Instead of taking an isolated clause from Mises and using syllogistic type logic to tear it down, I strongly suggest that Aziz read more Mises and look into some of the other literature on Austrian methodology and I think he will get a feel for what it is all about — and only then try to critique it.

  5. Nobody says, “X is true because I had the experience of thinking Y.” Instead, they simply say “X is true, because of Y.” Y, in this case, may be certain premises (as in the case of math and economics), or it may be experience (as in the case of the natural sciences), or a combination of both (as in the case of economic history). But even when Y is itself experience, it is Y that X is derived from, not the “experience of thinking about the experience”.

    I think you missed my point. This is not a conscious process; in fact Mises’ own thought process was that his deductions were a priori. So you’re generally correct to say that “nobody says X is true because I had the experience of Y”. But we’re not isolated, objective logical automata. We’re thinking, living, breathing, creatures and our biology, our neurology, and our sentience is encoded into any proposition we make. This is influences and shapes our mathematical language, our verbal language, syntax and both objective and abstractive conceptual frameworks (e.g. concepts of time, concepts of shape, concepts of number, space, processes, etc).

    Of course, this does not mean to say that we cannot deduce correctly, and I reject any such claims as nihilistic and specious. Humans deduce correctly all of the time, but only external confirmation can determine when we have reasoned correctly. Could Pythagoras’ theorem have survived the test of time if it did not correlate with real world expectations? Of course not. It is possible to deductively produce millions of logically consistent models of the universe; millions of string theories and other such attempts to tie gravitation to quantum mechanics have been produced in the minds of scientists. Which will survive? The ones consistent with observation. As we observe more we can falsify more. Pure deductionism — even from flawless mathematical or verbal premises (and because of our biological nature, very, very, very often we do not start from flawless premises, or use flawless reasoning) — produces many, many possibilities both in an esoteric field like string theory, as well as a more grounded one like economic theory. It is an empirical fact, though, that only observationally consistent theories survive. And that’s the case whether Woods, Murphy, you, Mises and Rothbard like it or not.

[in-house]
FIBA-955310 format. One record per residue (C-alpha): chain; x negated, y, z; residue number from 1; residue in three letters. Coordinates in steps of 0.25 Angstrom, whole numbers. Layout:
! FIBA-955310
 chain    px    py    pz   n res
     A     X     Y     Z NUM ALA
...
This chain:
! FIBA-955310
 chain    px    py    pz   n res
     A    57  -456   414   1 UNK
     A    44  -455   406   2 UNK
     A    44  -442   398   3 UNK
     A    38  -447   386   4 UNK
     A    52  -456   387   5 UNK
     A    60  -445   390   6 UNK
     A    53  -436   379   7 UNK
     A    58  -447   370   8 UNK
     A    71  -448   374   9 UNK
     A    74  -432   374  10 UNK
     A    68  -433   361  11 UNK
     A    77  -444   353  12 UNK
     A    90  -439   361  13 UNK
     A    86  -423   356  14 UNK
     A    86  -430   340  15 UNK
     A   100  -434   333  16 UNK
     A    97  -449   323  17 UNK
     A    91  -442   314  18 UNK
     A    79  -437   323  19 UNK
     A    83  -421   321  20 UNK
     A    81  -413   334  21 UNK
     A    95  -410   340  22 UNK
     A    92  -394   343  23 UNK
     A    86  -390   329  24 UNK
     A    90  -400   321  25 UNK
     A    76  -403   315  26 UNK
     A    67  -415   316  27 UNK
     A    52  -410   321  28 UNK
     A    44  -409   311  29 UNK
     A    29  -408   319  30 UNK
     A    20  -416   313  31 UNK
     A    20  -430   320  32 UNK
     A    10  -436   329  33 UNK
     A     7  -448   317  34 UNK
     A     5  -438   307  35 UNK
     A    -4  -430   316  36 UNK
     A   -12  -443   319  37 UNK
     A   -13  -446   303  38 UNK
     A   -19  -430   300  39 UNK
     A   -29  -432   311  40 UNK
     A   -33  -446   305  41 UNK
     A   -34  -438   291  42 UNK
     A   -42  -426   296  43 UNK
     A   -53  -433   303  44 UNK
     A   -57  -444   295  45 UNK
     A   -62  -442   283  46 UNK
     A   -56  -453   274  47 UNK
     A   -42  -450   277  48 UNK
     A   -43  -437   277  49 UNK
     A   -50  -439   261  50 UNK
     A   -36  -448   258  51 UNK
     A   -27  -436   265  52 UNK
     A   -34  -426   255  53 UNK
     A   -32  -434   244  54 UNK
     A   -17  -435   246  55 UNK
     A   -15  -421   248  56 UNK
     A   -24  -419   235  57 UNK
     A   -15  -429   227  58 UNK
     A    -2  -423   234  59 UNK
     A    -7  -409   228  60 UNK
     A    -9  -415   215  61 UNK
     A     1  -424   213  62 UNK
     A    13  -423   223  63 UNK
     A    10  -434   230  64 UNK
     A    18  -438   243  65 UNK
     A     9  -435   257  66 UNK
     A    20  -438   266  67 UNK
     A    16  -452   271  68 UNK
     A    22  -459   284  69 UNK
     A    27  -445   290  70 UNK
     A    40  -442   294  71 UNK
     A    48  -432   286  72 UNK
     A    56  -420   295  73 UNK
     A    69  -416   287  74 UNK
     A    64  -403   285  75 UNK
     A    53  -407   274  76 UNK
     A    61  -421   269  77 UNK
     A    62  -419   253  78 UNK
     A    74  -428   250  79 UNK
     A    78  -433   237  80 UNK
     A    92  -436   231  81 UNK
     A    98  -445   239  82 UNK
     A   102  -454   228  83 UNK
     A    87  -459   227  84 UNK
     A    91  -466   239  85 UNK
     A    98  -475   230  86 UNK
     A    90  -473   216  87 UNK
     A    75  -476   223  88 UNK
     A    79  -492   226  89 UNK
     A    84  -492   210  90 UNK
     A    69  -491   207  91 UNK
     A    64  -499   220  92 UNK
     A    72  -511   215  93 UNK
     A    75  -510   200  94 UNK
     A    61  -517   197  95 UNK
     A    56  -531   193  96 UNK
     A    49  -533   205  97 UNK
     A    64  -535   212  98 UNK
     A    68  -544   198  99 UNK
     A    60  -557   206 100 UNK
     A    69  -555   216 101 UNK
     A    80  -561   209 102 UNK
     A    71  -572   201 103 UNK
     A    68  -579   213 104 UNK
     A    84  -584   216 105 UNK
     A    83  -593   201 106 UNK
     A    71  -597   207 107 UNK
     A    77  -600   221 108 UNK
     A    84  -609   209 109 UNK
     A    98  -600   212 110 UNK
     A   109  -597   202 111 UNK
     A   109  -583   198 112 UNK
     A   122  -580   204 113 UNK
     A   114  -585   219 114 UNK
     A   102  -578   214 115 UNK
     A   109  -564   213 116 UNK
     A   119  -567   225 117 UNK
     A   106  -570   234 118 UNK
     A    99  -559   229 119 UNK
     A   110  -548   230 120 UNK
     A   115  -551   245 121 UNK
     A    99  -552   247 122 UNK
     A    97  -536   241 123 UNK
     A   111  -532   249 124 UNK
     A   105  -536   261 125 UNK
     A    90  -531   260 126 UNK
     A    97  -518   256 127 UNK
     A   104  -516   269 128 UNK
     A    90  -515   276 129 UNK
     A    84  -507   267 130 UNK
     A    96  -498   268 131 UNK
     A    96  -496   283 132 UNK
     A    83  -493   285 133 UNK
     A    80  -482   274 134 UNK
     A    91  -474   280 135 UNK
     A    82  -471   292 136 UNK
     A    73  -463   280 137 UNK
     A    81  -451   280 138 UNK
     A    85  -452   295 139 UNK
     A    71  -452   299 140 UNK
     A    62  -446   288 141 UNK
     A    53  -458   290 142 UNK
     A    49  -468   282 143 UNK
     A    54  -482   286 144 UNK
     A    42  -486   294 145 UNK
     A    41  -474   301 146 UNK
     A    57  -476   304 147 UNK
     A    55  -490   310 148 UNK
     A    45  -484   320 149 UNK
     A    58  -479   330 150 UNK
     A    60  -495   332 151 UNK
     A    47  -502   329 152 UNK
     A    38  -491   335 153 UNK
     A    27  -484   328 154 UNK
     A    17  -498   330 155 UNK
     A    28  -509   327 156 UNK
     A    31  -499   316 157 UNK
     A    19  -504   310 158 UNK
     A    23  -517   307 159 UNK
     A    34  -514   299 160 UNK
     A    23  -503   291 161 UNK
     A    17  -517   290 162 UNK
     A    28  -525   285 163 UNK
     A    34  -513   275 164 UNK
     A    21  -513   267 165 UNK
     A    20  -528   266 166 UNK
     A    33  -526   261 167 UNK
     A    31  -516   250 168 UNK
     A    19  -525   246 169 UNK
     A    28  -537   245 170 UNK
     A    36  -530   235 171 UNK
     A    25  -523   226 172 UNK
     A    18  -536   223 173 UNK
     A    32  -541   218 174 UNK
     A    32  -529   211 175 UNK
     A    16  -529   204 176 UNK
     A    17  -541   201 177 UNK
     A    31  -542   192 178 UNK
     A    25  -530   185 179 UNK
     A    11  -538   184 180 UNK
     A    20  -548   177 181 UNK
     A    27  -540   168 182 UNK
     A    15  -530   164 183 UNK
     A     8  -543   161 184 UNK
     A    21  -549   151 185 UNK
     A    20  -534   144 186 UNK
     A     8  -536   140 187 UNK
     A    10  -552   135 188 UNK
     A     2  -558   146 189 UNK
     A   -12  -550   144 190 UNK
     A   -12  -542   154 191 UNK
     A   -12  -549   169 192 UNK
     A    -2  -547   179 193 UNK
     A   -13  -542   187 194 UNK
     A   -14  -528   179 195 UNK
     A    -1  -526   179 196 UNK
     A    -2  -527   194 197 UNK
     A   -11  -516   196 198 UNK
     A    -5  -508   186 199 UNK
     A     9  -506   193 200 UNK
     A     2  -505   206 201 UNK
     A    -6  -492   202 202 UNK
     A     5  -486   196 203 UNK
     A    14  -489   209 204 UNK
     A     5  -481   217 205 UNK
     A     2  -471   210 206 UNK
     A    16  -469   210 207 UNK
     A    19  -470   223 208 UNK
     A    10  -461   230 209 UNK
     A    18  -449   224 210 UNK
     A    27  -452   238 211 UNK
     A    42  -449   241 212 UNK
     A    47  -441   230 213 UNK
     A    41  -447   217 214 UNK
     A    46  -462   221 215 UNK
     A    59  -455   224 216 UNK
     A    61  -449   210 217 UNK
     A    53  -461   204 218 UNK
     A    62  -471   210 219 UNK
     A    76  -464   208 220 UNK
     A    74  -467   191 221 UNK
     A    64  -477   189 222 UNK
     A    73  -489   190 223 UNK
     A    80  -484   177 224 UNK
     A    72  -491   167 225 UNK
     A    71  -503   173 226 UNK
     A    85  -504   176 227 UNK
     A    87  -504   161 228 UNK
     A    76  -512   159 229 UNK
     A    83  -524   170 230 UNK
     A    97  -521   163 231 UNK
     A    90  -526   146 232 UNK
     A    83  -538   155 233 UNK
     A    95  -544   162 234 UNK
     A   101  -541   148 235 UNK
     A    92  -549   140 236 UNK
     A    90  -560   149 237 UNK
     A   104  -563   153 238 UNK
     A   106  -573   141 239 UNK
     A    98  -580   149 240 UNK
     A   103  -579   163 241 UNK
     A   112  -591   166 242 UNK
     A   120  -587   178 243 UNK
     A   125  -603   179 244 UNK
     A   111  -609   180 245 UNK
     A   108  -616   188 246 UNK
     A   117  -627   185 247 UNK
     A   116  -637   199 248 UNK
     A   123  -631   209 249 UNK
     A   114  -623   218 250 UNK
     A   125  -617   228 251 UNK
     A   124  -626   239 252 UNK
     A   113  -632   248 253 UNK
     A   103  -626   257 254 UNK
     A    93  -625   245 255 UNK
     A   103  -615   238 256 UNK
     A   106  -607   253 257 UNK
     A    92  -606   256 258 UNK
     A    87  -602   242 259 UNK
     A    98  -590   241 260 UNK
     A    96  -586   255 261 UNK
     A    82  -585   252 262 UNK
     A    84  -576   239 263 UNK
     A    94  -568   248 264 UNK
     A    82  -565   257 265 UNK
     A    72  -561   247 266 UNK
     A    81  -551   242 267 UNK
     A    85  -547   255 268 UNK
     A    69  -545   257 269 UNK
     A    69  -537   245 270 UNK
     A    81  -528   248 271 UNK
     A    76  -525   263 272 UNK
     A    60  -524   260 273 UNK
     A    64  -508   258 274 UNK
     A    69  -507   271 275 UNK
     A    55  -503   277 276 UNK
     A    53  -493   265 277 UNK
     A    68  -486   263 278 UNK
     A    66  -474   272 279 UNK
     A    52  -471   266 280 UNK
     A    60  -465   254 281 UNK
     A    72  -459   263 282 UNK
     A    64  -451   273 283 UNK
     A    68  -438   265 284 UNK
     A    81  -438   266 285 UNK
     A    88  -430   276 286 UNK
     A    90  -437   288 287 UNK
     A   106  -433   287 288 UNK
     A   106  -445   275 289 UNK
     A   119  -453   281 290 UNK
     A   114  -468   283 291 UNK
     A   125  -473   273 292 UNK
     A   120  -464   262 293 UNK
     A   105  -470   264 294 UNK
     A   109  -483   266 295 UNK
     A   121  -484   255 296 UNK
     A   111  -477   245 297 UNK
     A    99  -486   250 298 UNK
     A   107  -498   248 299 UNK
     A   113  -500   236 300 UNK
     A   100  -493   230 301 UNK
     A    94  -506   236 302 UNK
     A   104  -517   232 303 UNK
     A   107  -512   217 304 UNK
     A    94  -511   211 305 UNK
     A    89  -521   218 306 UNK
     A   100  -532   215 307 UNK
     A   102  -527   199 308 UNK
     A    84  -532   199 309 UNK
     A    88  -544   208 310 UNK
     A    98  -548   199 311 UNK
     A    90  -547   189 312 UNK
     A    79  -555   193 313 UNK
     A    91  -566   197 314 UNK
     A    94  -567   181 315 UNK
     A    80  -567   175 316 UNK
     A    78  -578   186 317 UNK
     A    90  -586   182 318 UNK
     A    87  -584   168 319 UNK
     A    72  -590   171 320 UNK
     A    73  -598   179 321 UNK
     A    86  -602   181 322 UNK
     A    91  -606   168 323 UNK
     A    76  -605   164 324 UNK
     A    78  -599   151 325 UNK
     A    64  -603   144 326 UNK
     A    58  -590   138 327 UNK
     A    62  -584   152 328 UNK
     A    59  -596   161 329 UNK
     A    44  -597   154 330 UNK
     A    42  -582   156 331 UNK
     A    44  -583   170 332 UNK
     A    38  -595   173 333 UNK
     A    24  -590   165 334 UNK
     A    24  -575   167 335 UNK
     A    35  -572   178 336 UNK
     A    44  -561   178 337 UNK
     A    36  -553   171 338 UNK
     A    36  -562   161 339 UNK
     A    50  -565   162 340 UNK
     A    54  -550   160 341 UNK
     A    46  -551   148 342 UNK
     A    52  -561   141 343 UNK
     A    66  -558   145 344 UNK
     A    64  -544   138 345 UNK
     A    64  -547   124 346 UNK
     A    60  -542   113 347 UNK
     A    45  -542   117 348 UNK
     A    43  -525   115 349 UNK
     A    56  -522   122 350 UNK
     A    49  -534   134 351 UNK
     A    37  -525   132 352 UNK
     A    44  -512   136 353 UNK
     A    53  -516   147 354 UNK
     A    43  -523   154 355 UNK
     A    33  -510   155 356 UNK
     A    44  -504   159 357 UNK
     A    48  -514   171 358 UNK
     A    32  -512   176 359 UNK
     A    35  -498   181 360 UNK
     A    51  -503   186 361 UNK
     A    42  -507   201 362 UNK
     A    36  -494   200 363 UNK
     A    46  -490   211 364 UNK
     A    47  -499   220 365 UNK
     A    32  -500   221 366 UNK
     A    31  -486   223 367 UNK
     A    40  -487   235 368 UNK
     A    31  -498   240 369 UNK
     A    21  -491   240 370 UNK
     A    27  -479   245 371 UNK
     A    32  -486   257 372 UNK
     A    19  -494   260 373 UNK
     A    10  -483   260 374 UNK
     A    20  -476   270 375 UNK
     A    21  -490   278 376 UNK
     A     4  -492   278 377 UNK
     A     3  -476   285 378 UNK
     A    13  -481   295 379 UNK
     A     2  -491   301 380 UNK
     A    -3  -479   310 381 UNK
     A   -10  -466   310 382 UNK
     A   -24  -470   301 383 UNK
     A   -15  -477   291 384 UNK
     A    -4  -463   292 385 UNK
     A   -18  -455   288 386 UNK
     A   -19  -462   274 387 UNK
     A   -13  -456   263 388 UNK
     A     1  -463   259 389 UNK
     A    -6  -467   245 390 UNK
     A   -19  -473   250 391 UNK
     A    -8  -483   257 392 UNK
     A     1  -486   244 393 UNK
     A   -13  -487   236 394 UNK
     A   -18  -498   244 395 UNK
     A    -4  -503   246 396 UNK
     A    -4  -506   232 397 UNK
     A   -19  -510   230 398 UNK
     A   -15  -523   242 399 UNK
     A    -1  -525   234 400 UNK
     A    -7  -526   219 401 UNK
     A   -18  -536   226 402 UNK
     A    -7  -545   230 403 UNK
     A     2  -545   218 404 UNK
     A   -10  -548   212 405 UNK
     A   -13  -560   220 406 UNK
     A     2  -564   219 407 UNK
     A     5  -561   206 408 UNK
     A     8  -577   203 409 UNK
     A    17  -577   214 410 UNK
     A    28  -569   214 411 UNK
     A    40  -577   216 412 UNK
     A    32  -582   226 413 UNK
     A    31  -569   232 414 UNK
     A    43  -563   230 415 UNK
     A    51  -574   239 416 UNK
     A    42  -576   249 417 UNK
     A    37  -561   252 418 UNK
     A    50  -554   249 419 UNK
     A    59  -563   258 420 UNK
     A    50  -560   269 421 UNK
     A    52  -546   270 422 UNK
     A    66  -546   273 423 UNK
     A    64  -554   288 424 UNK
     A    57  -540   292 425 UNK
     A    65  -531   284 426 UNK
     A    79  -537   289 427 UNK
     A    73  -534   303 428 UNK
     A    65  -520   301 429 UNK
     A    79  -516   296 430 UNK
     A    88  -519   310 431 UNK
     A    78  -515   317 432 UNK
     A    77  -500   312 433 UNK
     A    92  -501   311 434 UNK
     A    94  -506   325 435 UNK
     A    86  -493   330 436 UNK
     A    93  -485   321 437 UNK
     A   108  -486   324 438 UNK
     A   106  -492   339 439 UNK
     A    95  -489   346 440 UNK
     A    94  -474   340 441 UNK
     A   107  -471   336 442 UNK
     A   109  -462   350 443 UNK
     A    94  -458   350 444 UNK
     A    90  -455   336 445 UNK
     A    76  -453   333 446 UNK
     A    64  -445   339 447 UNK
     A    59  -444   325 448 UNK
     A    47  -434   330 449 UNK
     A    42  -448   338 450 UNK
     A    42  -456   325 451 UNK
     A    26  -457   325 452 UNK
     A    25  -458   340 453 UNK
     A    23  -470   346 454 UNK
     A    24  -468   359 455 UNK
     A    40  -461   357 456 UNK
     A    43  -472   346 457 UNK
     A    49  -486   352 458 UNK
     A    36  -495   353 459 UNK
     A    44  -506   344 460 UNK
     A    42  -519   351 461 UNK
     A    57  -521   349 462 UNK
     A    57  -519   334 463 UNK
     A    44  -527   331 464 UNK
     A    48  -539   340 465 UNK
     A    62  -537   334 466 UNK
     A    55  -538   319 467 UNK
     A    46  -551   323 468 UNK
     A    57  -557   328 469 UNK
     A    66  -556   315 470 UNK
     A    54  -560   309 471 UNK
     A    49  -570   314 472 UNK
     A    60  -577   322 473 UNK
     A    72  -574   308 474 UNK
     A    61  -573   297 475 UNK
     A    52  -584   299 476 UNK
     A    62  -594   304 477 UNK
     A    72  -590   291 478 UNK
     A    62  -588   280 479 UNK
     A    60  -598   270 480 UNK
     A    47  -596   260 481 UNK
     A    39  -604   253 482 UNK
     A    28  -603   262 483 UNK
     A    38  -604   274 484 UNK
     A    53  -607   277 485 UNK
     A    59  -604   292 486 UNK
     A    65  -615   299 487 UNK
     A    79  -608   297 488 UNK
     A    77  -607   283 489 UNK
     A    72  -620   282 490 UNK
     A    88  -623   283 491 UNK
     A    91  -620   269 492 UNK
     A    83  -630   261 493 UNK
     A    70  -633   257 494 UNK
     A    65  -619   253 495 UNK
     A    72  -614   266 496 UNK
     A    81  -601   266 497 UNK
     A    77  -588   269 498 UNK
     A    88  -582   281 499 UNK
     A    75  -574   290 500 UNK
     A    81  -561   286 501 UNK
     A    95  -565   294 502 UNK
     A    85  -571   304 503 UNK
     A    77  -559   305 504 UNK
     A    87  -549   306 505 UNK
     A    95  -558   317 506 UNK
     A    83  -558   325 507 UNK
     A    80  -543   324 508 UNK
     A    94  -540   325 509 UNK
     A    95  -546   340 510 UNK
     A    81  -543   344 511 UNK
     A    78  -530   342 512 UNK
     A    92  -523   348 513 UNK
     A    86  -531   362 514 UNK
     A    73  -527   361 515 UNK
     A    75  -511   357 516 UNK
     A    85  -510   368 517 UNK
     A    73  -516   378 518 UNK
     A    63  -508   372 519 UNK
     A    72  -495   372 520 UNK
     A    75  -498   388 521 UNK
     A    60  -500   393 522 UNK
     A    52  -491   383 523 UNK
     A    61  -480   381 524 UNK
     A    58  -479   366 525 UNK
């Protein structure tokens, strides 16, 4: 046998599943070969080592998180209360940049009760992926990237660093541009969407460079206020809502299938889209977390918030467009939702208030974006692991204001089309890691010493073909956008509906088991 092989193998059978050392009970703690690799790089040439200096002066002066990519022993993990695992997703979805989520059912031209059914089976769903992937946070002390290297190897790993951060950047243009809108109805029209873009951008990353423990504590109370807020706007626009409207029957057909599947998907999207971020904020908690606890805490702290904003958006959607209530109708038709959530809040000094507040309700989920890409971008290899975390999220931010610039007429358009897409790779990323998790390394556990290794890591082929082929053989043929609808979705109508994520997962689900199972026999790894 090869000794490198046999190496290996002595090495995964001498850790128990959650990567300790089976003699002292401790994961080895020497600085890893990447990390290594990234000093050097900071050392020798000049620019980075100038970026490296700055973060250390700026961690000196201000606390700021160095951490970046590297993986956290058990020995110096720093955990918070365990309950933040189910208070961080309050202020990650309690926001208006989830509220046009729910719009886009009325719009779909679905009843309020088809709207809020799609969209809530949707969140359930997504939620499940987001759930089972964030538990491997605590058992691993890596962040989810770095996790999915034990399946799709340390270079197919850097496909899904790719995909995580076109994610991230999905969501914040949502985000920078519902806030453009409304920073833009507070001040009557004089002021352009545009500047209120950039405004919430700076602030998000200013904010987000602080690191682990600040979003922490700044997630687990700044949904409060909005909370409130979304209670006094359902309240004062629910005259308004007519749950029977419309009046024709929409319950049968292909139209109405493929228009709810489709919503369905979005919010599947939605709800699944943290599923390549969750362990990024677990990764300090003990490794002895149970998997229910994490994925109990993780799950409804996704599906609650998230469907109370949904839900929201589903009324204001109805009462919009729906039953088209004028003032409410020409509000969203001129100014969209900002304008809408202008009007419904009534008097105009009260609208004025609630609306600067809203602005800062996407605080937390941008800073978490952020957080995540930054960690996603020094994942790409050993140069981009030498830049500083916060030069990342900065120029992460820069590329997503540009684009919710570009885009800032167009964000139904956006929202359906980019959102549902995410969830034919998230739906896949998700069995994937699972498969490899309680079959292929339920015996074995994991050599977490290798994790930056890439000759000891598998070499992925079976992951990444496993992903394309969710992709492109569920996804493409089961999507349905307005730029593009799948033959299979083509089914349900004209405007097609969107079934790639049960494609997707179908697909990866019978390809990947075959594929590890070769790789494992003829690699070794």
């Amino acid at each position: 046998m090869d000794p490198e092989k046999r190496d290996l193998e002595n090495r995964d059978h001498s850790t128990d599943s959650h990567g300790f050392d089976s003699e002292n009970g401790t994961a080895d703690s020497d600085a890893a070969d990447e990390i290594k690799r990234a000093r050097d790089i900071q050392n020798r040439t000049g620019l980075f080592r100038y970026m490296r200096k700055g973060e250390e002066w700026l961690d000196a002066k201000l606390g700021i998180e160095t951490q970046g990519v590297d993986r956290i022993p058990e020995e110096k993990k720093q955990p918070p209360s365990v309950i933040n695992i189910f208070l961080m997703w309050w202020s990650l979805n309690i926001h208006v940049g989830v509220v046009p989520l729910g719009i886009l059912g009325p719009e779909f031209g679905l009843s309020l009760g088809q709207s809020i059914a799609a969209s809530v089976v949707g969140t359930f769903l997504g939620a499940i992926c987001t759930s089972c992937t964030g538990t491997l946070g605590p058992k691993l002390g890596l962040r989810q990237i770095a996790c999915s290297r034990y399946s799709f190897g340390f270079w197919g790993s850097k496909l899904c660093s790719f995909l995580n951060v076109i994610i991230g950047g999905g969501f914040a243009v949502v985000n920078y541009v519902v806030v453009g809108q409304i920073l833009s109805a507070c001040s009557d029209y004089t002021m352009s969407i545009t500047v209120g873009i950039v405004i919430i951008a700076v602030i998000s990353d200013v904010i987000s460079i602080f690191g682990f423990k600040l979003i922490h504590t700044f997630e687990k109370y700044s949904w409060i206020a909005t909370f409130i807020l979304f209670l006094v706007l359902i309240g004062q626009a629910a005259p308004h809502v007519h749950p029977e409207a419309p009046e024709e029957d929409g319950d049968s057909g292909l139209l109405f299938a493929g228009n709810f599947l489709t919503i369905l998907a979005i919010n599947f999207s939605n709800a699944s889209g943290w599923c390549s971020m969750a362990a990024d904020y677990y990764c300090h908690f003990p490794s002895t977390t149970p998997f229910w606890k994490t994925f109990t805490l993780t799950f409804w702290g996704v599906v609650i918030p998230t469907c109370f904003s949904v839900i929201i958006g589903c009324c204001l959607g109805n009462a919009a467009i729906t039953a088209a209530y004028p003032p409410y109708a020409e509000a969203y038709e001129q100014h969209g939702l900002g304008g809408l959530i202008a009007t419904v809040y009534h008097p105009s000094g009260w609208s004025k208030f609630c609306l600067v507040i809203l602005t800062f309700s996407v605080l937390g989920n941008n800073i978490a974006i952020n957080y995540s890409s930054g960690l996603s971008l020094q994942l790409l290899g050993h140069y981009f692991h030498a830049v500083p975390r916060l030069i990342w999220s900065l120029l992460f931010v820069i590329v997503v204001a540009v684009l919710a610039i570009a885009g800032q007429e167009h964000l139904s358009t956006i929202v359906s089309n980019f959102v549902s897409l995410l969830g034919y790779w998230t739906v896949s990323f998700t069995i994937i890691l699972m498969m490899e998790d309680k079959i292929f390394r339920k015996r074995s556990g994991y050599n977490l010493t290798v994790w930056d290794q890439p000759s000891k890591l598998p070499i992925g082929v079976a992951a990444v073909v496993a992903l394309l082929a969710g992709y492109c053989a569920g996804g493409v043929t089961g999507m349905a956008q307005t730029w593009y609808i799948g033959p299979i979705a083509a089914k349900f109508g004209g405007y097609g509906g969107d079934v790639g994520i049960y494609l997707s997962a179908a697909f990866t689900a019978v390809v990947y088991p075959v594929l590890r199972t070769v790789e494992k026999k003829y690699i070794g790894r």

6. Here Aziz conflates “derived from” with “result from”. Propositions certainly result from thinking; and thinking may be characterized as an experience. But propositions are derived from that which purportedly validates them.

    Nobody says, “X is true because I had the experience of thinking Y.” Instead, they simply say “X is true, because of Y.” Y, in this case, may be certain premises (as in the case of math and economics), or it may be experience (as in the case of the natural sciences), or a combination of both (as in the case of economic history). But even when Y is itself experience, it is Y that X is derived from, not the “experience of thinking about the experience”.

    For example, a student may experience reading a geometry textbook, and as a result of that experience, he may be able to state the Pythagorean Theorem. That does not mean the Pythagorean Theorem was derived from experience. It was derived through the experience of thinking, but it was not derived from the experience of thinking. Rather it was derived from the premises from which it logically follows.

    Let’s go one level lower. The Pythagorean theorem is not knowledge; it is a definition. But at least it is a totally abstract definition that refers to an abstract concept as opposed to economic definitions which purportedly refer to real world objects, things, environments, situations, etc. (There is in our world of infinitesimals no such thing as an exact 90 degree angle, for instance) I can accept the premise that mathematical definitions can be formulated abstractly. Economic theorems are not abstract; they by definition refer to the world, and by definition are shaped by biological and economic nature of the creature that is making them.

    Of course, while Austrians do reject the use of data in deriving or testing economic laws (that is, in economic theory), they fully embrace data as necessary in studying economic history. So Aziz’s implied contention that Austrians would not use data to forecast the effect of ending Bretton Woods is entirely off-target.

    I find it difficult to draw a line between economic theory and economic history, and I find it surprising that praxeologists find it so easy. Yet the only thing I implied here is that Misesean-Rothbardian attempts to consider the results of the end of BW looking forward from 1971 were 9http://lyontheeves.com/ltdocs/rothmoney.pdf) based on ideas deduced from axioms, as opposed to ideas developed out of data. Looking into the past, I understand that praxeologists wearing their thymologist hat would use data in much the way I do as a tool of economic analysis.

    • Aziz, instead just introducing new contentions to grapple with, it’d probably be better to address the ones already proposed. Can you address the first 2 paragraphs you quote?

      Your characterization is incorrect. In the Misesian view, thymology is utilized in both historical investigations AND forecasts.